What is Agricultural Biotechnology?
Biotechnology is often considered synonymous with the biomedical research, but there are many other industries which take advantage of biotech methods for studying, cloning, and altering genes. We have become accustomed to the idea of enzymes in our everyday lives, and many people are familiar with the controversies surrounding the use of GMOs in our foods. The agricultural industry is at the center of that debate, but since the days of George Washington Carver, agricultural biotech has been producing countless new products that have the potential to change our lives for the better.
Oral vaccines have been in the works for many years as a possible solution to the spread of disease in underdeveloped countries, where costs are prohibitive to widespread vaccination. Genetically engineered crops, usually fruits or vegetables, designed to carry antigenic proteins from infectious pathogens, that will trigger an immune response when ingested.
An example of this is a patient-specific vaccine for treating cancer. An anti-lymphoma vaccine has been made using tobacco plants carrying RNA from cloned malignant B-cells. The resulting protein is then used to vaccinate the patient and boost their immune system against cancer. Tailor-made vaccines for cancer treatment have shown considerable promise in preliminary studies.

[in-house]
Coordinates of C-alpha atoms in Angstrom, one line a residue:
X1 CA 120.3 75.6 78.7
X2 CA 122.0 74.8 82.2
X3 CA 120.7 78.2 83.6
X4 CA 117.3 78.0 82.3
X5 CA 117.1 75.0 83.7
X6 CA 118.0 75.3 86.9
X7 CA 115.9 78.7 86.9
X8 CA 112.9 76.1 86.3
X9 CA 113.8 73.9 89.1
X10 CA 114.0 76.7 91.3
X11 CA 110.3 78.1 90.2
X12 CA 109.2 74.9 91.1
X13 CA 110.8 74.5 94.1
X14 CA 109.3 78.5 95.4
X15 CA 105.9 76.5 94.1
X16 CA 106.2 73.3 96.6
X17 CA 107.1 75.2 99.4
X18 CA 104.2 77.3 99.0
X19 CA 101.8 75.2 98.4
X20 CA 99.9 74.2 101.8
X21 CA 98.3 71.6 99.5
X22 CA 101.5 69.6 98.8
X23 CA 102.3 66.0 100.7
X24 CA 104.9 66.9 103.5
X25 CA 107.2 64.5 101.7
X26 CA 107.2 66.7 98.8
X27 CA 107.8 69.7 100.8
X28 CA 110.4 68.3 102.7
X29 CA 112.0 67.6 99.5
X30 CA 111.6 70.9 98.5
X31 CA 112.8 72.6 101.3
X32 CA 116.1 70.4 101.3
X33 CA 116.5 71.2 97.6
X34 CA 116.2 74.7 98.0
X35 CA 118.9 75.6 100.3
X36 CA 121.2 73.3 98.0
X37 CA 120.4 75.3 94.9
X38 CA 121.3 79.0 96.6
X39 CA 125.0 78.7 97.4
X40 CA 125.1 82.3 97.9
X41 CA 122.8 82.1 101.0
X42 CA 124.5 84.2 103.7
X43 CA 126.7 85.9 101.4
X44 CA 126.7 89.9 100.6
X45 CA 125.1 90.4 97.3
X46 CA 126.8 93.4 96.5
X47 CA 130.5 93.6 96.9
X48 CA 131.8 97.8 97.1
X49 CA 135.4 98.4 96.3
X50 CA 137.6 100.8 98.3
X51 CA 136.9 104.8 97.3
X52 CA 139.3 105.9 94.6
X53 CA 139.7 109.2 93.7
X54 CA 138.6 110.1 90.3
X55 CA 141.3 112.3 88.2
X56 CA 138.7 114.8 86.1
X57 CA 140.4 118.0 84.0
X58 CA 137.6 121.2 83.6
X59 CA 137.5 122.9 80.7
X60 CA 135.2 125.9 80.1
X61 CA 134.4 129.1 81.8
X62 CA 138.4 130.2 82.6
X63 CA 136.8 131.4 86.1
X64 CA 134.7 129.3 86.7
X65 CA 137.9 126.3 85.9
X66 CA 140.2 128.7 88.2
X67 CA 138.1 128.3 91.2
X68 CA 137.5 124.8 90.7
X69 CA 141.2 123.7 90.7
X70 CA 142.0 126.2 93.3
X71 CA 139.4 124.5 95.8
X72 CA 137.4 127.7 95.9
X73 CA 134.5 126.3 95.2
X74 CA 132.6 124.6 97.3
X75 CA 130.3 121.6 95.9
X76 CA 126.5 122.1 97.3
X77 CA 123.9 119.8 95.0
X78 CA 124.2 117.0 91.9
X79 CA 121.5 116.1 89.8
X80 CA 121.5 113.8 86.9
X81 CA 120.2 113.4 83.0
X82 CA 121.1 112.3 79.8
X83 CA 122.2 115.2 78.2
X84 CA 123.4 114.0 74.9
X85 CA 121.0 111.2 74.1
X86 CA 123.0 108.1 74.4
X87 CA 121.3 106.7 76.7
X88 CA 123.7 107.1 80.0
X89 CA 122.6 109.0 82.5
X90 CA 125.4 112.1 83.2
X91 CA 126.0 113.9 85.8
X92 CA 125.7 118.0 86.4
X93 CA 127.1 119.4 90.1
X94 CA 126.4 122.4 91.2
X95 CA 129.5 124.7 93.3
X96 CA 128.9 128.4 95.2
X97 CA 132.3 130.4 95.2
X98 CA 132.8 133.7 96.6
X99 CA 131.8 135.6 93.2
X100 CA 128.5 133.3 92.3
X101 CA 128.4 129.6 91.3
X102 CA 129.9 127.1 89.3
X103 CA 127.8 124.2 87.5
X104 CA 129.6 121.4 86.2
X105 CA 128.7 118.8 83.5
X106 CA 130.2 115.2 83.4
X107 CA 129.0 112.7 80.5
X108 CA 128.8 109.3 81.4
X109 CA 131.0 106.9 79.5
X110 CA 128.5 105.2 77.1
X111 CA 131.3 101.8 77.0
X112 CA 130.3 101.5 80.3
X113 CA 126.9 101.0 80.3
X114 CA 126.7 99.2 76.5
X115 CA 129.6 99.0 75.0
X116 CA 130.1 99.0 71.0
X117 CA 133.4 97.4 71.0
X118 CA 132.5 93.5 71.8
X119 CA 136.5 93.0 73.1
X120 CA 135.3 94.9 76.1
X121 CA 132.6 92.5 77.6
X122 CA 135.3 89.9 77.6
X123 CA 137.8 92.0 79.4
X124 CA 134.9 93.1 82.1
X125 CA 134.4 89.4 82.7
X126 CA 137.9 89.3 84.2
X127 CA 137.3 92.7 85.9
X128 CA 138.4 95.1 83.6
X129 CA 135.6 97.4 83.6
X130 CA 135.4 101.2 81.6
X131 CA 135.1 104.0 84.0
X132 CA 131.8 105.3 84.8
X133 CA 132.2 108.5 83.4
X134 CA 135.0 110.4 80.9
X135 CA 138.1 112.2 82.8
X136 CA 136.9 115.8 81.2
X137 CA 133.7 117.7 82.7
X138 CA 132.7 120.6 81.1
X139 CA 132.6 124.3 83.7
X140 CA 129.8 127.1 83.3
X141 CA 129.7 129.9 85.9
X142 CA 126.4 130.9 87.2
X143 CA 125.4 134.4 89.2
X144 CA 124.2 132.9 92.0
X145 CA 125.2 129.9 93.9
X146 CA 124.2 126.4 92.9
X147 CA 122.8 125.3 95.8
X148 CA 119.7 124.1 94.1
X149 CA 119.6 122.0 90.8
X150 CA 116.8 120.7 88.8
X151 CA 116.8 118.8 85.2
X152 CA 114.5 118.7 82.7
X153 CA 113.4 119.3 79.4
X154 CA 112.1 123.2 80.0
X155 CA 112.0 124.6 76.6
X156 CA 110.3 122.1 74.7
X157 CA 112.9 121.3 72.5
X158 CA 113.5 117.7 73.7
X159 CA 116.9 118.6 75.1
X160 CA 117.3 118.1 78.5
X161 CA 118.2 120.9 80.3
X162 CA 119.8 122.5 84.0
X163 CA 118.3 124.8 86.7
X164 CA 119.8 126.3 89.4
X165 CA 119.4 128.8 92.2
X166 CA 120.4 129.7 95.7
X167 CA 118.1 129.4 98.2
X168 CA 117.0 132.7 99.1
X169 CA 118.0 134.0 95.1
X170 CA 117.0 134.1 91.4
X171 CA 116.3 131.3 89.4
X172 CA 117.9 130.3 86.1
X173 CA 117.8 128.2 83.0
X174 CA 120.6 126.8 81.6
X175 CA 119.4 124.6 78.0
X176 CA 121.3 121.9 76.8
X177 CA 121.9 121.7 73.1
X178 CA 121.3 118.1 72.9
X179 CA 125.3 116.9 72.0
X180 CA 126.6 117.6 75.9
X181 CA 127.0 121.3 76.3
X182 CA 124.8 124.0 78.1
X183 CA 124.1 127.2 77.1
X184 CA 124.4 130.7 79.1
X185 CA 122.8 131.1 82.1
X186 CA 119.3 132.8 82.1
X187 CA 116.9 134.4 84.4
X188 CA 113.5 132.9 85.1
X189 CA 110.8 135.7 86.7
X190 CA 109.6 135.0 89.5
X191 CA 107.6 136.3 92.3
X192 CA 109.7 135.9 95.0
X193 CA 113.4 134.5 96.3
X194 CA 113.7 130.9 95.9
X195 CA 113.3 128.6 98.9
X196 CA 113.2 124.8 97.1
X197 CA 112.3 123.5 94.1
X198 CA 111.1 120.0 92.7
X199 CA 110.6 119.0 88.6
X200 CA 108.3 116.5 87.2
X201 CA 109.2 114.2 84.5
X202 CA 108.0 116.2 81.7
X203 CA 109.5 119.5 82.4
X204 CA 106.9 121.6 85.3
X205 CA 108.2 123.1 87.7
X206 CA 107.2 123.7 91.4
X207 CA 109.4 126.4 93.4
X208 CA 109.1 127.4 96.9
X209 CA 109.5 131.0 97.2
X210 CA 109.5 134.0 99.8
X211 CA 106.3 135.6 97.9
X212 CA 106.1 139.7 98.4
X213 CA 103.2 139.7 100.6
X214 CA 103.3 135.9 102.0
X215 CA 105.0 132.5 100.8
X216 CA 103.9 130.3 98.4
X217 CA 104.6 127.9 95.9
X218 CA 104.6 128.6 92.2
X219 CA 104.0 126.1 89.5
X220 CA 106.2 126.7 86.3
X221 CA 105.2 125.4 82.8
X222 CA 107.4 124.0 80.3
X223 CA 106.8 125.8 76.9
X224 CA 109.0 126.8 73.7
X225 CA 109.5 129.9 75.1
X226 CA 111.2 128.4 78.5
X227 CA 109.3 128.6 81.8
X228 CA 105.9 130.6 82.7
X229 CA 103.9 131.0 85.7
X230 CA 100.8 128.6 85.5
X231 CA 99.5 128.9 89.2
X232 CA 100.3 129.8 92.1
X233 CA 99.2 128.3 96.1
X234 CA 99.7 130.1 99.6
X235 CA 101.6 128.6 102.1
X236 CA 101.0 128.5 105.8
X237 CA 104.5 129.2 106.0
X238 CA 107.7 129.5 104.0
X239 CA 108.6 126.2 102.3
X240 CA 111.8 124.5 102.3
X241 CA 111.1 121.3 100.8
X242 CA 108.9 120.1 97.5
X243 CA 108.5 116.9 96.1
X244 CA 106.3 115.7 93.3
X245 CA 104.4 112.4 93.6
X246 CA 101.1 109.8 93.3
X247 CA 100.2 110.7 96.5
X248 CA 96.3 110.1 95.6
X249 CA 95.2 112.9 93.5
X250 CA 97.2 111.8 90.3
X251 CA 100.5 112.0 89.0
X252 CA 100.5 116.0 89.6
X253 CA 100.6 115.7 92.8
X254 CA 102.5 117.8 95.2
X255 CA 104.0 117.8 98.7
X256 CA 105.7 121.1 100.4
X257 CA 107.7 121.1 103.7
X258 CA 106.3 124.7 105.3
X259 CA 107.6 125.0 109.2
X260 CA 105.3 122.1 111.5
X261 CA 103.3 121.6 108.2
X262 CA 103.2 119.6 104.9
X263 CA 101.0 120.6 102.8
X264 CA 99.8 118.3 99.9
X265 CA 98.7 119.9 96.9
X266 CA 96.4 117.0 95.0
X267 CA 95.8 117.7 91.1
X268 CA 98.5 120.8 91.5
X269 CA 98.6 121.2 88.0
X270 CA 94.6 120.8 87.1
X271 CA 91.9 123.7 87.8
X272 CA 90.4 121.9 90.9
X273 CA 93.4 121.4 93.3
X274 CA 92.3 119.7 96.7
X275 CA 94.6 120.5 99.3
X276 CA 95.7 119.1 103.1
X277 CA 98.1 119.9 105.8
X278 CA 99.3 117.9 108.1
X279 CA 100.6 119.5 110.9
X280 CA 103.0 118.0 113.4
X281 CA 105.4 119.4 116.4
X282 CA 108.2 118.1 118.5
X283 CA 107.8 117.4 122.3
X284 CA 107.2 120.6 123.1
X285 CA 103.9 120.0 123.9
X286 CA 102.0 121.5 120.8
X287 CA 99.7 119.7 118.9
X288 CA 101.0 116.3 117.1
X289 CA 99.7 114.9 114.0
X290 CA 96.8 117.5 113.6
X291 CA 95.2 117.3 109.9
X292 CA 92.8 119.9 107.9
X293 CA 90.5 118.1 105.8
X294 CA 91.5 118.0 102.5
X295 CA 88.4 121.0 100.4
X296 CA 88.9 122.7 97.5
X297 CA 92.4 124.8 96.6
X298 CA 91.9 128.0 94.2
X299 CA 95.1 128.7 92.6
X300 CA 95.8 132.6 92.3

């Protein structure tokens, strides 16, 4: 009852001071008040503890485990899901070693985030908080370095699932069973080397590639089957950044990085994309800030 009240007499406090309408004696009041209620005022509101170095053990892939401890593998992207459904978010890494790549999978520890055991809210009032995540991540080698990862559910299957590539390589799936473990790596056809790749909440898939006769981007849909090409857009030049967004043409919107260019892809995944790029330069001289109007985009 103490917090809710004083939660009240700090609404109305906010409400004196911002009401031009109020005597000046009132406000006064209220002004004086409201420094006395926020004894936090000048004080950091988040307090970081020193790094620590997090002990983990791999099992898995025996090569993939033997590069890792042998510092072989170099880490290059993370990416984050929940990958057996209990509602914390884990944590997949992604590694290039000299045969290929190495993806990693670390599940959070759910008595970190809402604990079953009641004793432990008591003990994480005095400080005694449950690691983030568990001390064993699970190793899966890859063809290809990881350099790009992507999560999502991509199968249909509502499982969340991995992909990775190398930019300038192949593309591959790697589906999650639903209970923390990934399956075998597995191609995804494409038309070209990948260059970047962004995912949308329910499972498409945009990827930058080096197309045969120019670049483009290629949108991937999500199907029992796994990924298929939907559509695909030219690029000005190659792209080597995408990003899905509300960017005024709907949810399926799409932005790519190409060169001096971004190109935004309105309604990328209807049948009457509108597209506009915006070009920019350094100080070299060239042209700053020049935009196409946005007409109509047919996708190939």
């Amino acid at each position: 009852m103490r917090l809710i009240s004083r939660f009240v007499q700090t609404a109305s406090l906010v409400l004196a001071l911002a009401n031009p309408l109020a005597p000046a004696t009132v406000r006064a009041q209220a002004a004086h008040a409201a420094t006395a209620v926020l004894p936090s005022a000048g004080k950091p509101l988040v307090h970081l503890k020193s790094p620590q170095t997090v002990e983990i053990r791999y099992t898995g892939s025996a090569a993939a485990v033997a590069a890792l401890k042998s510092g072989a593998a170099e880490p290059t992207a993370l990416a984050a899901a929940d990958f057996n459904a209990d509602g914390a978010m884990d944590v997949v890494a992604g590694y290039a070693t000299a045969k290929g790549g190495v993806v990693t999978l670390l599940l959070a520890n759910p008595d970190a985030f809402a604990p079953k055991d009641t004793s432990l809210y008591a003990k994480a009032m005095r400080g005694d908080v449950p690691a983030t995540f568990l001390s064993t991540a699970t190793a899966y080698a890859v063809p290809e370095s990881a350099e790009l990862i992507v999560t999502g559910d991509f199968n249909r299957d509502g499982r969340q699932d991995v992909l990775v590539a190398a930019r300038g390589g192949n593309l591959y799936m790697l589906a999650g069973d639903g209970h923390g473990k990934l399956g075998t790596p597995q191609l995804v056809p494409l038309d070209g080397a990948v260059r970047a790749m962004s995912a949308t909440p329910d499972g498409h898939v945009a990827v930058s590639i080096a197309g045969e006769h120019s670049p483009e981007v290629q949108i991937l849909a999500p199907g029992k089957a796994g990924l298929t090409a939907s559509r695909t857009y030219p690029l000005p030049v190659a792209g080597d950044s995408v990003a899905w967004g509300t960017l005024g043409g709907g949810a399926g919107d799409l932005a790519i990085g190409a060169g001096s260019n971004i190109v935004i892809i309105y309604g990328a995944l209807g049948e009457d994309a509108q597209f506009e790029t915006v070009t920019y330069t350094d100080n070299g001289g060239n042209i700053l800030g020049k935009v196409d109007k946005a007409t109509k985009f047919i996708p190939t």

Plants are used to produce antibiotics for both human and animal use. Expressing antibiotic proteins in livestock feed, fed directly to animals, is less costly than traditional antibiotic production, but this practice raises many bioethics issues because the result is widespread, possibly unnecessary use of antibiotics which may promote the growth of antibiotic-resistant bacterial strains.
Several advantages to using plants to produce antibiotics for humans are reduced costs due to the larger amount of product that can be produced from plants versus a fermentation unit, ease of purification, and reduced risk of contamination compared to that of using mammalian cells and culture media.
There is more to agricultural biotechnology than just fighting disease or improving food quality. There are some purely aesthetic applications, and an example of this is the use of gene identification and transfer techniques to improve the color, smell, size, and other features of flowers.
Likewise, biotech has been used to make improvements to other common ornamental plants, in particular, shrubs and trees. Some of these changes are similar to those made to crops, such as enhancing the cold resistance of a breed of tropical plant so that it can be grown in northern gardens.